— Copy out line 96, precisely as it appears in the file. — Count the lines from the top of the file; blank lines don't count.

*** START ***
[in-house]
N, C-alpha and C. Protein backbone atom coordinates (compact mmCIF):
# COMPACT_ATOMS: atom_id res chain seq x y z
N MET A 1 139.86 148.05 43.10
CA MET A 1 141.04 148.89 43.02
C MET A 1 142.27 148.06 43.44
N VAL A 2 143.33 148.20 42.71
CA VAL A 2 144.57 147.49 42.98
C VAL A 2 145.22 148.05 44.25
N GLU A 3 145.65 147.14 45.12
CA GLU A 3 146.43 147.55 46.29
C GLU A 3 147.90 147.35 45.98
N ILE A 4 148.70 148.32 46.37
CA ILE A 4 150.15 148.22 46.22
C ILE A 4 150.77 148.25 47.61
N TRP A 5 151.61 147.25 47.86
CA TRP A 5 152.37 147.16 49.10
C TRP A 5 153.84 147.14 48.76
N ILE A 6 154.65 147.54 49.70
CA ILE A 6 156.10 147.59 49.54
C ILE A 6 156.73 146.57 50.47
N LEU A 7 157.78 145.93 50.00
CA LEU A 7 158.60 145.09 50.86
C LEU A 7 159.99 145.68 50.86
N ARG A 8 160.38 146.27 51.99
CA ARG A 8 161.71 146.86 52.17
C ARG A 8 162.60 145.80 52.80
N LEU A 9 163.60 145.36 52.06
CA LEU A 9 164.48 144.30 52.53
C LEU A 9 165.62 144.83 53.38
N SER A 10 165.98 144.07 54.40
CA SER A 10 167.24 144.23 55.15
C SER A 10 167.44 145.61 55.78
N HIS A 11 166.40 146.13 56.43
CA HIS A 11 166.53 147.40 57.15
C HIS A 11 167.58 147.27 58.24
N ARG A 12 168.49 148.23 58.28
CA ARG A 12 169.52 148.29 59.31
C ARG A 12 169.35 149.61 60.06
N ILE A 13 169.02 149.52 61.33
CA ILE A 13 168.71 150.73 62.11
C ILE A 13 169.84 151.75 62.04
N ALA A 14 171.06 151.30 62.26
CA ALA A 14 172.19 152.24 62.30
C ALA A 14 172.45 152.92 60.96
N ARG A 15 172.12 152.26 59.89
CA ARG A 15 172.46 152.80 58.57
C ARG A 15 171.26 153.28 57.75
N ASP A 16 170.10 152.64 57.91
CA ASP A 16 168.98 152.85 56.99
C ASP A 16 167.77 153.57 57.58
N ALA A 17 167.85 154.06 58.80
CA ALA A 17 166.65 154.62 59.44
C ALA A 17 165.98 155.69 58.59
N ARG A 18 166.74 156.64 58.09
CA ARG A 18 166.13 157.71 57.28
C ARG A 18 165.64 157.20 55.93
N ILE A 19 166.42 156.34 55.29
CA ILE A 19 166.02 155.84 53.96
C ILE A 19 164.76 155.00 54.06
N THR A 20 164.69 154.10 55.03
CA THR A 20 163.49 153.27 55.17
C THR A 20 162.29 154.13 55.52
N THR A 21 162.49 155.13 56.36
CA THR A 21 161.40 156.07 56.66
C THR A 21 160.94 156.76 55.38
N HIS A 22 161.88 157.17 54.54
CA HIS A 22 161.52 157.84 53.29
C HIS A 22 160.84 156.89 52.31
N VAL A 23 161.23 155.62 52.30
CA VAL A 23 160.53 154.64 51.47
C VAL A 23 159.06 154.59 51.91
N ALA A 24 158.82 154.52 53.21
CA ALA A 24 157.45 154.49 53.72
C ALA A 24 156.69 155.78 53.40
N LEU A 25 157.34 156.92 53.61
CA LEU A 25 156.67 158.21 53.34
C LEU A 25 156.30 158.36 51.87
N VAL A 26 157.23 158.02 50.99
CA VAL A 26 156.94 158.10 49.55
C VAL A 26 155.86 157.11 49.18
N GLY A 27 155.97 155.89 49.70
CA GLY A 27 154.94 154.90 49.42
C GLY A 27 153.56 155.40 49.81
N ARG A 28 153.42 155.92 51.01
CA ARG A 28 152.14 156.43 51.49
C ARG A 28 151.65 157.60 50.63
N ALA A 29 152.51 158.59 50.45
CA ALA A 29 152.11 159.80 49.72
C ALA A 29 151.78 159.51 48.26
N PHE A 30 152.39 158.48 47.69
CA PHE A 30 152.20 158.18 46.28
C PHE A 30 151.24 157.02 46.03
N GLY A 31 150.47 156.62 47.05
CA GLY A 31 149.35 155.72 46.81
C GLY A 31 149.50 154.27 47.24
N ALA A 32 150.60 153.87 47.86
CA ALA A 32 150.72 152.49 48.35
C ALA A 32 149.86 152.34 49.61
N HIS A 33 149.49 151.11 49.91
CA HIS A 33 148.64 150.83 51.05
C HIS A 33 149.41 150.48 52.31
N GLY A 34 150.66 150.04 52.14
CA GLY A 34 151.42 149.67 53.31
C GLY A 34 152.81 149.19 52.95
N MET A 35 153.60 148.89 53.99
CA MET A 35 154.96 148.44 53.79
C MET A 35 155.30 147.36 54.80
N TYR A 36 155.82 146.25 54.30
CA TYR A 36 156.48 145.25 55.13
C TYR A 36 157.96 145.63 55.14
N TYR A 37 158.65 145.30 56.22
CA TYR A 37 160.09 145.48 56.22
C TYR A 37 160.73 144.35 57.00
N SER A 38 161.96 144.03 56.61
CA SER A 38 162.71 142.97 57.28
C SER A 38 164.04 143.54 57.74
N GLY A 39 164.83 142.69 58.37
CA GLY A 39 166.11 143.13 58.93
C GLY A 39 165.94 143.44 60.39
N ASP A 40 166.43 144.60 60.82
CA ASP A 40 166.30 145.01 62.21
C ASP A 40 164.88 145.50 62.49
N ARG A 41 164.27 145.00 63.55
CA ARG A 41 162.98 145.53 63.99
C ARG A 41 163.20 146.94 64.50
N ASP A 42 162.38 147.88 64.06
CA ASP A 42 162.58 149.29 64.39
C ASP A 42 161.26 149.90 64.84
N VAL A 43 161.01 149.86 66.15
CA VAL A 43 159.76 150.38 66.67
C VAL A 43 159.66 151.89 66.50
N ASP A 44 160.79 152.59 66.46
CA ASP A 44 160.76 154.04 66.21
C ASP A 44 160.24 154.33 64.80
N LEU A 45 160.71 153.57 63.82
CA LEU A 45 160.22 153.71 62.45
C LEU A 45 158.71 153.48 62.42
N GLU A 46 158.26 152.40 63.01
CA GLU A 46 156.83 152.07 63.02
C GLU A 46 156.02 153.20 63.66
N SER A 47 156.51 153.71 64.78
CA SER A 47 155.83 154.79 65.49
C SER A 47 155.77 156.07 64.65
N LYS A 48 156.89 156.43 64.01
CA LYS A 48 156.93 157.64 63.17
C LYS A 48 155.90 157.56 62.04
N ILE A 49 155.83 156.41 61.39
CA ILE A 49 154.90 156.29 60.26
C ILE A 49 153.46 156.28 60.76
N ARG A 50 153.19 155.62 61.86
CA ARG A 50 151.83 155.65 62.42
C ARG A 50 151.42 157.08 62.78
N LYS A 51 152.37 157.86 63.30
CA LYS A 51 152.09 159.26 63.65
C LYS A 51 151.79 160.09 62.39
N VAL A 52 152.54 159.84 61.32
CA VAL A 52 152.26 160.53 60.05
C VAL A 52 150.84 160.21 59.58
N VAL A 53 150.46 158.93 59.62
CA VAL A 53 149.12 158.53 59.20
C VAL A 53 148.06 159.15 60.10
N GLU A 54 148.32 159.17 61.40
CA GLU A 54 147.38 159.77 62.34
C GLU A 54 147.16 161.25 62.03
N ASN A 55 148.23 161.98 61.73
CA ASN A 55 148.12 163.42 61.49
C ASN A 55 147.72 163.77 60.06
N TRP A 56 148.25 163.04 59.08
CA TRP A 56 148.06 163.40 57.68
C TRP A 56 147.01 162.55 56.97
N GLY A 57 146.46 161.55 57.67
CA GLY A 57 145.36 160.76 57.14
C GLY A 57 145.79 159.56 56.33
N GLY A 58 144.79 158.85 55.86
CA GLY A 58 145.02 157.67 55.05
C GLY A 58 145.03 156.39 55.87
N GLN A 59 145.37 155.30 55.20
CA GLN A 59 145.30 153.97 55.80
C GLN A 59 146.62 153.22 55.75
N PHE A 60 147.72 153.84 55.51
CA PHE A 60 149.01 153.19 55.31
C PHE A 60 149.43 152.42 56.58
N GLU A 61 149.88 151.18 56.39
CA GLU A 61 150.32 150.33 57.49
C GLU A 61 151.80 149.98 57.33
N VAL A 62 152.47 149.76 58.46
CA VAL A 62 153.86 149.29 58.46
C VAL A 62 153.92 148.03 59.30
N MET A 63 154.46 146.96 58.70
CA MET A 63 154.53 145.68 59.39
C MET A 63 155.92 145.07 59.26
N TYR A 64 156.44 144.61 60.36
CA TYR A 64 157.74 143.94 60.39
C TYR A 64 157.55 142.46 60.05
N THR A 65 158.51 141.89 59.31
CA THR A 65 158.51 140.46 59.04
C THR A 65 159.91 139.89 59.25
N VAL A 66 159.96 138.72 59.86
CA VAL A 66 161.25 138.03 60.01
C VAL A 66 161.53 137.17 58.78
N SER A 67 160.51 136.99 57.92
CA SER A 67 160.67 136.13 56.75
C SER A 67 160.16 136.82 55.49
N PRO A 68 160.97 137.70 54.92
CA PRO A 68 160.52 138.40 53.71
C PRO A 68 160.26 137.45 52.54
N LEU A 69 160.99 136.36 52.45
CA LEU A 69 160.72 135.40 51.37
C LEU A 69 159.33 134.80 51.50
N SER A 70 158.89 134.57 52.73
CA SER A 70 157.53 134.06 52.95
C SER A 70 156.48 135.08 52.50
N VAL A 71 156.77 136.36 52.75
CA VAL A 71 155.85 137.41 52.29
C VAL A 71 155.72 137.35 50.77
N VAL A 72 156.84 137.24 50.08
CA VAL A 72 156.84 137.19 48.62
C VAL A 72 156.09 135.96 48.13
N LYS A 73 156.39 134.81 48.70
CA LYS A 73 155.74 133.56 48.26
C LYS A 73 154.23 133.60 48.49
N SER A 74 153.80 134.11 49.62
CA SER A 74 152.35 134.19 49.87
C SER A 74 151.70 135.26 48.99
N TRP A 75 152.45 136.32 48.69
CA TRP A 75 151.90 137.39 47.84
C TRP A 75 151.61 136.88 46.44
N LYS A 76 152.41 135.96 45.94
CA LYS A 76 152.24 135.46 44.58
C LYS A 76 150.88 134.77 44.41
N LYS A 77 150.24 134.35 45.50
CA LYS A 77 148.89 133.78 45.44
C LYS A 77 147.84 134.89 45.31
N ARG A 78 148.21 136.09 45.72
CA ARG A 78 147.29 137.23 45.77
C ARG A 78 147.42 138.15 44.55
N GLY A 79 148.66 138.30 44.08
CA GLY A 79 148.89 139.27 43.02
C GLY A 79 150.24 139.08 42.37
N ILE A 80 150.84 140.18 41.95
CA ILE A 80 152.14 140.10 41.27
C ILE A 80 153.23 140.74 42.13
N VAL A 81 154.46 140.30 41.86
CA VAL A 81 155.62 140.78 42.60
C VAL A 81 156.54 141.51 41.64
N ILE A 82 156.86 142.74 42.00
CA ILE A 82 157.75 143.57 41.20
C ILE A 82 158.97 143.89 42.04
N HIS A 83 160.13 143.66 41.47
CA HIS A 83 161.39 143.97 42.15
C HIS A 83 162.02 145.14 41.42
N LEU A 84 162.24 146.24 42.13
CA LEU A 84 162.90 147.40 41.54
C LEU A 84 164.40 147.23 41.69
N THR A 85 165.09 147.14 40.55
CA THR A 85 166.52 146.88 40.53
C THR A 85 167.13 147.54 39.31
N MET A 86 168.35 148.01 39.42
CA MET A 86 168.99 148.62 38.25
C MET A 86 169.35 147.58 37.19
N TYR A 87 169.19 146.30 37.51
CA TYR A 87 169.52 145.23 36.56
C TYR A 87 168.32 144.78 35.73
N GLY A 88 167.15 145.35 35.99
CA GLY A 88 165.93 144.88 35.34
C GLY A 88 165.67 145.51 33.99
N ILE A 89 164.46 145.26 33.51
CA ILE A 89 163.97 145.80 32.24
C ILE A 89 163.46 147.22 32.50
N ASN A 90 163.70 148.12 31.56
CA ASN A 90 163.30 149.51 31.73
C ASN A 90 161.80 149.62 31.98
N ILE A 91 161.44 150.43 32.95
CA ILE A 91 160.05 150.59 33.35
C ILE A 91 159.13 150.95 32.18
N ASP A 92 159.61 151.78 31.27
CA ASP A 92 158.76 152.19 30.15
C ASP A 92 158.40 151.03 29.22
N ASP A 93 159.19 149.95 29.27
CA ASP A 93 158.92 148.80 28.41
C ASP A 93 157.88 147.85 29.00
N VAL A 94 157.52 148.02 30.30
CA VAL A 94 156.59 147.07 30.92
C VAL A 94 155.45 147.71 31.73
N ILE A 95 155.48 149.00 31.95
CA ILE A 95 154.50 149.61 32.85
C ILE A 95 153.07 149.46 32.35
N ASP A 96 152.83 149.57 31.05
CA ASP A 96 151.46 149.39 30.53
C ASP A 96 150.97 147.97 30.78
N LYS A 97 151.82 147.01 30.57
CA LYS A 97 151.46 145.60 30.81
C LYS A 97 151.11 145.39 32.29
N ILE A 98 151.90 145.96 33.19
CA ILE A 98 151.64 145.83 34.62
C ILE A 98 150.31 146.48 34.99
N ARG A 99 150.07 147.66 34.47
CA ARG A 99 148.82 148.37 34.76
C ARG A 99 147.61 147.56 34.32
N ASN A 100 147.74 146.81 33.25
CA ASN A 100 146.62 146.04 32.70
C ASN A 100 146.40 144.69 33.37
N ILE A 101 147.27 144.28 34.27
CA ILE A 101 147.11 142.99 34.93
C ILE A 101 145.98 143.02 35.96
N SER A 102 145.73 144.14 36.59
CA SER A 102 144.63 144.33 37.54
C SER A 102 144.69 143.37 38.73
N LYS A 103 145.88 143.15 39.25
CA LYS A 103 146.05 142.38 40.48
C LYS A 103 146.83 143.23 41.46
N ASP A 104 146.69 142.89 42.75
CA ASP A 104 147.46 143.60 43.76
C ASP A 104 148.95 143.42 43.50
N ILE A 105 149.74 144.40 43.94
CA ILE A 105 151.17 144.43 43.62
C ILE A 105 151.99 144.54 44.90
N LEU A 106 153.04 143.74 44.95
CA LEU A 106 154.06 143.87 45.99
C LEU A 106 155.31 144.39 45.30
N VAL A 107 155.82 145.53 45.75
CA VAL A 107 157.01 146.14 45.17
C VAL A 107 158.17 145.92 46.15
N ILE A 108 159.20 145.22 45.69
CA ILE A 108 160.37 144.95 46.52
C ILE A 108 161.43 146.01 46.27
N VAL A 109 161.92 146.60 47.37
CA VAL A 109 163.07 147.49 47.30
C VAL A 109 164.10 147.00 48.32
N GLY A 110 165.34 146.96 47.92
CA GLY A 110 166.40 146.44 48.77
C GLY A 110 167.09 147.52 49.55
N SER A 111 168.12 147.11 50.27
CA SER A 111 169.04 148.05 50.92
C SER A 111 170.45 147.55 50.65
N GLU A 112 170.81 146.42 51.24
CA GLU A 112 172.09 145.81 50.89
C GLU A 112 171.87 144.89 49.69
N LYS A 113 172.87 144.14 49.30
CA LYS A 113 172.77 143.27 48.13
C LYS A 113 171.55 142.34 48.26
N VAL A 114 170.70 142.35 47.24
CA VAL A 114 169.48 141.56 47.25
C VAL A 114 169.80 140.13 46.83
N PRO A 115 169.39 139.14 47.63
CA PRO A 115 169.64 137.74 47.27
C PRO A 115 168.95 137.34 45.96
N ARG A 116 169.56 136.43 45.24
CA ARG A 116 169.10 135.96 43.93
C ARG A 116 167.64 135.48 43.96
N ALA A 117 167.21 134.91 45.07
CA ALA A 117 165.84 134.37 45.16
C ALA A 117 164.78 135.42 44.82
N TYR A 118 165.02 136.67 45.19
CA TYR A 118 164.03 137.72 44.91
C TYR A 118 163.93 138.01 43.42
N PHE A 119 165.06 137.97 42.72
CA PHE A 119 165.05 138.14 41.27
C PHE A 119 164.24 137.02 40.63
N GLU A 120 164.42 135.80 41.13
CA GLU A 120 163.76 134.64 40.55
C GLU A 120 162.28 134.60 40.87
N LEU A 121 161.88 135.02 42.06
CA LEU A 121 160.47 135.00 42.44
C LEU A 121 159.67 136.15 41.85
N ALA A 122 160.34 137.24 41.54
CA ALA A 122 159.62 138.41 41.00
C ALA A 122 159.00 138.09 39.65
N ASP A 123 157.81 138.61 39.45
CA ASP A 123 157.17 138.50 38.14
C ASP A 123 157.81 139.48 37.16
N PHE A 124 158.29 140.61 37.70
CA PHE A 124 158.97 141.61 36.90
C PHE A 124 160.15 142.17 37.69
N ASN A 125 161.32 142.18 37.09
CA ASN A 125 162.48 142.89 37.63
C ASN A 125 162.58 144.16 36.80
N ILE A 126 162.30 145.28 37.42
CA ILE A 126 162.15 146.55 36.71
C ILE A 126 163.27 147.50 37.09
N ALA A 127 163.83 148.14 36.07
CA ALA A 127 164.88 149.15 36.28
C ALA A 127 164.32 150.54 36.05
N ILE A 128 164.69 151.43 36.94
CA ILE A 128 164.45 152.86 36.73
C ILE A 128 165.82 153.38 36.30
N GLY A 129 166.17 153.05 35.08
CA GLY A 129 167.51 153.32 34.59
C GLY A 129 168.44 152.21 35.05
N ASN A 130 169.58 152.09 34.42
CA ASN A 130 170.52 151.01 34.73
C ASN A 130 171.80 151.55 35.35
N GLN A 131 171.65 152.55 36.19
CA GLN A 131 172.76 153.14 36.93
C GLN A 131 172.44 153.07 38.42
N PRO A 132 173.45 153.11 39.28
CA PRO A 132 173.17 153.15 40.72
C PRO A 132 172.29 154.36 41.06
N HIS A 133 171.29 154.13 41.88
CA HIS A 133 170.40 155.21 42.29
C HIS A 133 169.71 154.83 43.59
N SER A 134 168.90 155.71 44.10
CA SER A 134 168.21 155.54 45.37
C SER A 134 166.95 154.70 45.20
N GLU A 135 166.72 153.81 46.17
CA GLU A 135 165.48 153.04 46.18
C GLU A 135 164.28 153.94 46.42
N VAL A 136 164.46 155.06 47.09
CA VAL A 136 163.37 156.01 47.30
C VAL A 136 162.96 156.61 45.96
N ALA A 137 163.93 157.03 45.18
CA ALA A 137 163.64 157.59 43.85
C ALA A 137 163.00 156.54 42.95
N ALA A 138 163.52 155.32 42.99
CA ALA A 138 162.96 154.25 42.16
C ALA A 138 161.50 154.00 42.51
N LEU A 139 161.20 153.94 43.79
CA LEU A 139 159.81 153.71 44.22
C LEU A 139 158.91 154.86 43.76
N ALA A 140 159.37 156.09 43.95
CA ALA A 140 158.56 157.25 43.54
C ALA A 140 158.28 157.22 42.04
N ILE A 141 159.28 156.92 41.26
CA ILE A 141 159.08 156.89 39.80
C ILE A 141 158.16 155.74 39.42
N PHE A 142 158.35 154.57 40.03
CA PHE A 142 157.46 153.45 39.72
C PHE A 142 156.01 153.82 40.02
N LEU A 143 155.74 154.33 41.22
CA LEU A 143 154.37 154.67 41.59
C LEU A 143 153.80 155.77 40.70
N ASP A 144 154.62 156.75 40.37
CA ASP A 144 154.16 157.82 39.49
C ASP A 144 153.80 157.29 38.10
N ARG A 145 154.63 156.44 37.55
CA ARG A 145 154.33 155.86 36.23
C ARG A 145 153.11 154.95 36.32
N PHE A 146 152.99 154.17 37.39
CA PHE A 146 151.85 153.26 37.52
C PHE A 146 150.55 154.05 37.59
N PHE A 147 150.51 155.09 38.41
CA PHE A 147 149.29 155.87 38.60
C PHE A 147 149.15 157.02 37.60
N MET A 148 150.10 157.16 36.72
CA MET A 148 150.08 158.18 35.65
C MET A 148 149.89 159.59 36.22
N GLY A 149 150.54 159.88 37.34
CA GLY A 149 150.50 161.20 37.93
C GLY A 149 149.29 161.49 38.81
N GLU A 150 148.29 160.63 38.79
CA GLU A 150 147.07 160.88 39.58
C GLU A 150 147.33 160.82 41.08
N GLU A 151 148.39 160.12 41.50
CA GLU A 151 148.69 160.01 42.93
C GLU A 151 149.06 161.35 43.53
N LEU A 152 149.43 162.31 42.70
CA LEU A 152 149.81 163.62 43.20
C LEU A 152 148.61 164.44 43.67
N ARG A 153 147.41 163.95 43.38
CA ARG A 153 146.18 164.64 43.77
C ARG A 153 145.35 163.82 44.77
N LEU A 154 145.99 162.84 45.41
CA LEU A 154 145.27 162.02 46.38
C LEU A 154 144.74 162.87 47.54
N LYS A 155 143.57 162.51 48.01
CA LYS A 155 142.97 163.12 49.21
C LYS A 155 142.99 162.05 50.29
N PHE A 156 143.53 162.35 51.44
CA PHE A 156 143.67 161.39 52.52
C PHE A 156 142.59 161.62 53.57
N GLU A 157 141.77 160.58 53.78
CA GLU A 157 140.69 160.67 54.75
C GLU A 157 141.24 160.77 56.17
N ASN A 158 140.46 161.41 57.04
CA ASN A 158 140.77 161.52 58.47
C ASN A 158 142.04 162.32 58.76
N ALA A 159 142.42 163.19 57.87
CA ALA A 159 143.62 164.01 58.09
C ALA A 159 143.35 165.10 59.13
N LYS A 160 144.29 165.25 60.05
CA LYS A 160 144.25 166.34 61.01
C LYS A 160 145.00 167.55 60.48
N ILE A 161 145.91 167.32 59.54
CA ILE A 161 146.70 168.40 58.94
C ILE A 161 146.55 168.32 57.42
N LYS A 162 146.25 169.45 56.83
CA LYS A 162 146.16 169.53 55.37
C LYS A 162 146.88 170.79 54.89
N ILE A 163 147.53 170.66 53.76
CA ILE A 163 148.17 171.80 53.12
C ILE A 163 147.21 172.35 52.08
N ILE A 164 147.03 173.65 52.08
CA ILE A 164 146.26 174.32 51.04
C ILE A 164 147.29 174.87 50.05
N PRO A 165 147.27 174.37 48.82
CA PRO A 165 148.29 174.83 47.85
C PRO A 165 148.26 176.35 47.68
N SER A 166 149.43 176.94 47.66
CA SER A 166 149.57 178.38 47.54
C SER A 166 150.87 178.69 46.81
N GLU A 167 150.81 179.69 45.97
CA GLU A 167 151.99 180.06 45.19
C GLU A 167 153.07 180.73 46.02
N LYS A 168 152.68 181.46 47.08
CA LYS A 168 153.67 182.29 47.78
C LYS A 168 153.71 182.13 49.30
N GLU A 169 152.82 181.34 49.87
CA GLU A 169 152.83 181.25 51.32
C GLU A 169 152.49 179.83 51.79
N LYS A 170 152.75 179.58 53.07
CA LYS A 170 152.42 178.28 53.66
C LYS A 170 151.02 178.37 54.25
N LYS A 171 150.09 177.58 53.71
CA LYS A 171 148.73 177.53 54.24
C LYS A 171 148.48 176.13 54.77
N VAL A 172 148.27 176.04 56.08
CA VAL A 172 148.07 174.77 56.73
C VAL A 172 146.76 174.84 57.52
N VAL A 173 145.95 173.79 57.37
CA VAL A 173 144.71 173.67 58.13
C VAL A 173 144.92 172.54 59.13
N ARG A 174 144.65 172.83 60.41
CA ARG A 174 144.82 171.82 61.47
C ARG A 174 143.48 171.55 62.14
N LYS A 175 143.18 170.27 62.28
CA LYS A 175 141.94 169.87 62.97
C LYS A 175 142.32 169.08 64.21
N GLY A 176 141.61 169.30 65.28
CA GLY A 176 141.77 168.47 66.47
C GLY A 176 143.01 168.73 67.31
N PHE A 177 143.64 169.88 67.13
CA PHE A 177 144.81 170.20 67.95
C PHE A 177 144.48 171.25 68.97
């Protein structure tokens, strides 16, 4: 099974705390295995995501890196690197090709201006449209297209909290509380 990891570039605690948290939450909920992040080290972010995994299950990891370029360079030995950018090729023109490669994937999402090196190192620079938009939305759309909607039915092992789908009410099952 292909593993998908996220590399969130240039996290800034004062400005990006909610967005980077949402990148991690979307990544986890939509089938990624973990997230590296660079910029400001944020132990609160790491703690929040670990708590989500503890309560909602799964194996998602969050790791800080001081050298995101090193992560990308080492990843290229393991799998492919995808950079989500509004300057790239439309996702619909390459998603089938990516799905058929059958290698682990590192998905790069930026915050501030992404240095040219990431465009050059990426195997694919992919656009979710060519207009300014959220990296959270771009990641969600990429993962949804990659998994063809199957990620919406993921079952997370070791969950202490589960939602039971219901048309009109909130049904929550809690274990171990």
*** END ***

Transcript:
C GLY A 31 149.50 154.27 47.24